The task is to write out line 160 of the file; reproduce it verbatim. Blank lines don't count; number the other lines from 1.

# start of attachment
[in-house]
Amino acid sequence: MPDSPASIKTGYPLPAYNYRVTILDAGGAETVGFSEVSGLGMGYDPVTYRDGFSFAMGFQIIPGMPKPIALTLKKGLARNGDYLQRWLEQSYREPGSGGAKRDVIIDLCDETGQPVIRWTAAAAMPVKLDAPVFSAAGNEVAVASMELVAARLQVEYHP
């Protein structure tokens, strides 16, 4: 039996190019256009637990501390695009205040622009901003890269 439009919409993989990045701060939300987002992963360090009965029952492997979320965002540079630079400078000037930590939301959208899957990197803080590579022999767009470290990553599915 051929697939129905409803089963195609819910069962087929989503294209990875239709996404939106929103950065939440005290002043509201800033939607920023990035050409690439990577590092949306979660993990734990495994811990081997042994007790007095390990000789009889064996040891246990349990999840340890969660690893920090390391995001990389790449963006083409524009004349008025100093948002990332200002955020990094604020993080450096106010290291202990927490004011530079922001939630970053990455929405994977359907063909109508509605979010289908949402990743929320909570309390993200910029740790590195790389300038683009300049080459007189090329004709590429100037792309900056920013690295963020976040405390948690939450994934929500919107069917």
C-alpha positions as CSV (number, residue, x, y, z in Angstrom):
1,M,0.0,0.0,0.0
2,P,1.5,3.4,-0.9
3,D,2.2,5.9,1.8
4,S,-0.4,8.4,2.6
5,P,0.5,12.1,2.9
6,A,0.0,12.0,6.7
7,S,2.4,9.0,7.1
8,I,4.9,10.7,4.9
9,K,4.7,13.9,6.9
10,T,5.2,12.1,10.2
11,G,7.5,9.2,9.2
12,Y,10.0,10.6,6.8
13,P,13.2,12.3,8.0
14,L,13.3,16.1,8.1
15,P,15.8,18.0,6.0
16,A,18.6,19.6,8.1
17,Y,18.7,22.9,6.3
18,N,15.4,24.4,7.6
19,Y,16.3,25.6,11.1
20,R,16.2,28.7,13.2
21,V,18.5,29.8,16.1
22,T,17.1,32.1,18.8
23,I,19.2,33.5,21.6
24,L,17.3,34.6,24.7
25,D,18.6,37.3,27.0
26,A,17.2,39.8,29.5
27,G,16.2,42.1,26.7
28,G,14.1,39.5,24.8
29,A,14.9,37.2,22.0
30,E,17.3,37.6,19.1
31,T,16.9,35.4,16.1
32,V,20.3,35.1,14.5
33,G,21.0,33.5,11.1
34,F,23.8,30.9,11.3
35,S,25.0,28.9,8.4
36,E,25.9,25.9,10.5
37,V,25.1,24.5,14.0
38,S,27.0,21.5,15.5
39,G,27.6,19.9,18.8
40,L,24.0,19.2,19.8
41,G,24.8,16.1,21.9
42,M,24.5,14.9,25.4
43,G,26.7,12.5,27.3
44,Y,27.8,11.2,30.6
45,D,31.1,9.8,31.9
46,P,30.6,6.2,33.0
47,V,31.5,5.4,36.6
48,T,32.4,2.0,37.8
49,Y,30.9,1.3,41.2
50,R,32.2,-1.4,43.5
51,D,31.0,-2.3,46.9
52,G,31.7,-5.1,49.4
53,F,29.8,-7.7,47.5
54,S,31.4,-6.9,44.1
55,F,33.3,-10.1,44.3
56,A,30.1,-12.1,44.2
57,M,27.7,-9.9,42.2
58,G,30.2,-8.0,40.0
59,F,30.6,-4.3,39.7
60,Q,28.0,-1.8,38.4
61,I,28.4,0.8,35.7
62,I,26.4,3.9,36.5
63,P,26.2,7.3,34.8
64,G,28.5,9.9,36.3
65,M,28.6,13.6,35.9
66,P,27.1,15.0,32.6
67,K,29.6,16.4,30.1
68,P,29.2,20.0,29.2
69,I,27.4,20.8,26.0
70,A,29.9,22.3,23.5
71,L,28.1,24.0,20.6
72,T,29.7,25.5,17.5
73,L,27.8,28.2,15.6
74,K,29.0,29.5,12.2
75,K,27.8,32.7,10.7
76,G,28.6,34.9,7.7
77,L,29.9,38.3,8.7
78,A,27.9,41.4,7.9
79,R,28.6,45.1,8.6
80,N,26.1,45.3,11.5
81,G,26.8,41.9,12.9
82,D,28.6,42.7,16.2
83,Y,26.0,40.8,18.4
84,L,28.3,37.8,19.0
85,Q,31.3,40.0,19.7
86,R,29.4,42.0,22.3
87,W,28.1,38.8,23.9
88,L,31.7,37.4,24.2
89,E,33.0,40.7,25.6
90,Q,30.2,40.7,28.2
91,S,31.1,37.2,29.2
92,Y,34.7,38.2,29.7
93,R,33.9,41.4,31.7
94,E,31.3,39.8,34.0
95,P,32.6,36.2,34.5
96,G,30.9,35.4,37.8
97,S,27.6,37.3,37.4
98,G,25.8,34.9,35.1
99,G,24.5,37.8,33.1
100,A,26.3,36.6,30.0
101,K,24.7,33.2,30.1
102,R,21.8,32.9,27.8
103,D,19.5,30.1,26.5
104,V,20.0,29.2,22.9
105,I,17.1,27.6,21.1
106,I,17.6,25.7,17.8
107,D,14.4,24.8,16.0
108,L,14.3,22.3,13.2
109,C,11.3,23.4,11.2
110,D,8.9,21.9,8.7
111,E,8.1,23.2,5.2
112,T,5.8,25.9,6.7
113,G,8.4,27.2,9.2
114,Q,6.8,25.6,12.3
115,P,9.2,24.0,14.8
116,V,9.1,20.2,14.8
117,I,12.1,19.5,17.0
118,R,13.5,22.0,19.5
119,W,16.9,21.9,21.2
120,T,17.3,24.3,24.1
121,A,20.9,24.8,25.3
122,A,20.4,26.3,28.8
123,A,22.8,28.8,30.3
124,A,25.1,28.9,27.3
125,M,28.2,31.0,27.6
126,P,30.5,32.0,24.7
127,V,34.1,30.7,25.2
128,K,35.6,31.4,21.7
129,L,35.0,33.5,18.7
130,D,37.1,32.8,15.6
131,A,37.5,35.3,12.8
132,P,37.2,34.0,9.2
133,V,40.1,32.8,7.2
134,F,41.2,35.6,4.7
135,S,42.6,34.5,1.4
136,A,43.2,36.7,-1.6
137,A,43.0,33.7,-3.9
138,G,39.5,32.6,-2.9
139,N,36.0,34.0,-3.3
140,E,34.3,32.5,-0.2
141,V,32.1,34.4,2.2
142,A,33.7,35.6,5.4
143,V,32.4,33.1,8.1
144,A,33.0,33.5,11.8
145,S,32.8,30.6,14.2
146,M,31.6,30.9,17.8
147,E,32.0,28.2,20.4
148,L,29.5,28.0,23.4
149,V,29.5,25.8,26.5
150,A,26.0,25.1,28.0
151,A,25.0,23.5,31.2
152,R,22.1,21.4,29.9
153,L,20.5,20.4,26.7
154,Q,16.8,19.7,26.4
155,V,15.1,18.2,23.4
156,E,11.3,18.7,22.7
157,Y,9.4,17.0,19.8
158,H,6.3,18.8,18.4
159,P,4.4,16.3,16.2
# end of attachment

156,E,11.3,18.7,22.7